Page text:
In the aircraft reference frame, these are three equations at each observation point for the three magnetic field components,
At the interception point of the eight calibration lines, the earth's main field is known (the IGRF field or that calculated in vectorMagCalibrate) in the earth's NED reference frame. Thus, the LTV components H The permanent magnet field components A The L component of the induced magnetic field of the aircraft at the sensor is
Similarly, the T component of the induced magnetic field of the aircraft at the sensor is
Here, (LL, TL, VL, LT, TT, VT, LV, TV, VV) are only dependent on the dimension, shape, and susceptibility of the parts of the aircraft body, but independent of the orientation of the aircraft. The eddy-current magnetic field is produced by eddy currents in the aircraft body. A change of magnetic flux through a conducting loop will generate a current proportional to the tine derivative of the flux in the loop. This current will produce a secondary magnetic field opposing the change in the magnetic flux. As the aircraft hull effectively consists of conducting loops of aluminium, these loops will experience a change in magnetic flux as the aircraft changes direction in the earth's magnetic field. These current loops will generate a secondary magnetic field measurable as the eddy-current field at the sensor. The L component of the eddy-current field can be written as
Here, (ll, tl, vl, lt, tt, vt, lv, tv, vv) are only dependent on the dimension, shape, and electrical conductivities of the parts of the aircraft body forming the conductive loops, but independent of the orientation of the aircraft. Substituting equations (4)-(9) into equations (1), (2) and (3), we obtain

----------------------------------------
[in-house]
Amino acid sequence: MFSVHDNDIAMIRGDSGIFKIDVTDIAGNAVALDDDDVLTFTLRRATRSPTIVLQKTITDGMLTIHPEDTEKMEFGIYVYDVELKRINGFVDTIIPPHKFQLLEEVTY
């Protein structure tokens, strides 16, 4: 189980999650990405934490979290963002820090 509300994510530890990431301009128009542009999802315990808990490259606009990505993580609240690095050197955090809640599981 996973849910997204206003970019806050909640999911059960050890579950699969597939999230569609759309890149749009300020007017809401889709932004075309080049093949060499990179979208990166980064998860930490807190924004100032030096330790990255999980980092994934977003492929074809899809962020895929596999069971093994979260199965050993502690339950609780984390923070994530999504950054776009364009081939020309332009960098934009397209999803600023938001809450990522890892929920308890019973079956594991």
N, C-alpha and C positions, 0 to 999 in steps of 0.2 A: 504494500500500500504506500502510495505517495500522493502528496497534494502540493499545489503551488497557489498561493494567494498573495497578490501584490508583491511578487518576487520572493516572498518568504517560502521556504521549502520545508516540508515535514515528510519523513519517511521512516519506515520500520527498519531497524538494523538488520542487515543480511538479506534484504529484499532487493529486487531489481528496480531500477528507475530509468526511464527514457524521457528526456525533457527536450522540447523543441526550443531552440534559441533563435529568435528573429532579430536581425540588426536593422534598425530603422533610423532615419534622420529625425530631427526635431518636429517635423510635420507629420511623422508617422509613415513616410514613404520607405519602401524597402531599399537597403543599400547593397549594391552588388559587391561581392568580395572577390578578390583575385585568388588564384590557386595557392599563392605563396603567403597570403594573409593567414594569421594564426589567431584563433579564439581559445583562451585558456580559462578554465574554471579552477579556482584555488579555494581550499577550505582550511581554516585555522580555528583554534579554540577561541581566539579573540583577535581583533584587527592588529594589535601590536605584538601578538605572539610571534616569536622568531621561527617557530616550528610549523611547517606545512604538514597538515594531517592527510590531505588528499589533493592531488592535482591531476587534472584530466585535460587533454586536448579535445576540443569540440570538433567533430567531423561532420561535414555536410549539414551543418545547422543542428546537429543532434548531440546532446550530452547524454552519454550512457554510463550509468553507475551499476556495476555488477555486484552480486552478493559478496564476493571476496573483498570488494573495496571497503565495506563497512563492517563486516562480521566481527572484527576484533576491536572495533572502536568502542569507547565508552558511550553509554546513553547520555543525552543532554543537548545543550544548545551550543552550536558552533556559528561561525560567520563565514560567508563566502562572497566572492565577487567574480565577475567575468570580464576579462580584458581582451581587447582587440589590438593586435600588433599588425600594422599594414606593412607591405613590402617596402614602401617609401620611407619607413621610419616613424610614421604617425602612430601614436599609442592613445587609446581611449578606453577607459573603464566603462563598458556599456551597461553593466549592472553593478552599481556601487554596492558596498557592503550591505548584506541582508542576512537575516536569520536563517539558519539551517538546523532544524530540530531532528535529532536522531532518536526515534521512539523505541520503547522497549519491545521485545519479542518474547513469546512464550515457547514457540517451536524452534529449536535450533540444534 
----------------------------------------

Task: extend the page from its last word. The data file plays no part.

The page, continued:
Using Leliak's (1961) model as encapsulated in equations (10)-(12), we can solve for the 24 unknowns (A All these factors are input parameters to the vectorMagCorrections program. In the current implementation of vectorMagCorrections, the eddy-current factors derived by vectorMagCalibrate are not used. Instead, new eddy-current factors are derived line-by-line on the survey data by a regression process. Furthermore, the data after corrections of permanent magnet, induced magnetic and eddy-current effects go through a residual angle effect correction by regression. The final corrected data are then written to the survey database. It will be appreciated by persons skilled in the art that numerous variations and/or modifications may be made to the invention as shown in the specific embodiments without departing from the spirit or scope of the invention as broadly described. The present embodiments are, therefore, to be considered in all respects as illustrative and not restrictive. Referenced by